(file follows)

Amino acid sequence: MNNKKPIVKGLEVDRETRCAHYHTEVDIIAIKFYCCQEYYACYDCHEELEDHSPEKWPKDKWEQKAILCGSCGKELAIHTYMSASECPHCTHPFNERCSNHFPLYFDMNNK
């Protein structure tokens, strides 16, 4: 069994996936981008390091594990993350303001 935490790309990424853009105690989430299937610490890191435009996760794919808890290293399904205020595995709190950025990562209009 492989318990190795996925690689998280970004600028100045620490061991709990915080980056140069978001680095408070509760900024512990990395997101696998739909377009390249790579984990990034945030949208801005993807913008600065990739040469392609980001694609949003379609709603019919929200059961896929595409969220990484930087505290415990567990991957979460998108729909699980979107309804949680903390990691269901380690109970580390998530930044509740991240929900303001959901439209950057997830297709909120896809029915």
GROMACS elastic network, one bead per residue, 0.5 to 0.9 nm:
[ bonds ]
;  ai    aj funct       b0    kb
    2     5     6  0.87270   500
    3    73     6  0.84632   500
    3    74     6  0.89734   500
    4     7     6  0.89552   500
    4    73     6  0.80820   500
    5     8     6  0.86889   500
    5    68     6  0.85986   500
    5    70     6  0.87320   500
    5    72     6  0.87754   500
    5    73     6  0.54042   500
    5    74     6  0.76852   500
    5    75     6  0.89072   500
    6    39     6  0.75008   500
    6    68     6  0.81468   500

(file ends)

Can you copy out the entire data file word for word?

Amino acid sequence: MNNKKPIVKGLEVDRETRCAHYHTEVDIIAIKFYCCQEYYACYDCHEELEDHSPEKWPKDKWEQKAILCGSCGKELAIHTYMSASECPHCTHPFNERCSNHFPLYFDMNNK
């Protein structure tokens, strides 16, 4: 069994996936981008390091594990993350303001 935490790309990424853009105690989430299937610490890191435009996760794919808890290293399904205020595995709190950025990562209009 492989318990190795996925690689998280970004600028100045620490061991709990915080980056140069978001680095408070509760900024512990990395997101696998739909377009390249790579984990990034945030949208801005993807913008600065990739040469392609980001694609949003379609709603019919929200059961896929595409969220990484930087505290415990567990991957979460998108729909699980979107309804949680903390990691269901380690109970580390998530930044509740991240929900303001959901439209950057997830297709909120896809029915």
GROMACS elastic network, one bead per residue, 0.5 to 0.9 nm:
[ bonds ]
;  ai    aj funct       b0    kb
    2     5     6  0.87270   500
    3    73     6  0.84632   500
    3    74     6  0.89734   500
    4     7     6  0.89552   500
    4    73     6  0.80820   500
    5     8     6  0.86889   500
    5    68     6  0.85986   500
    5    70     6  0.87320   500
    5    72     6  0.87754   500
    5    73     6  0.54042   500
    5    74     6  0.76852   500
    5    75     6  0.89072   500
    6    39     6  0.75008   500
    6    68     6  0.81468   500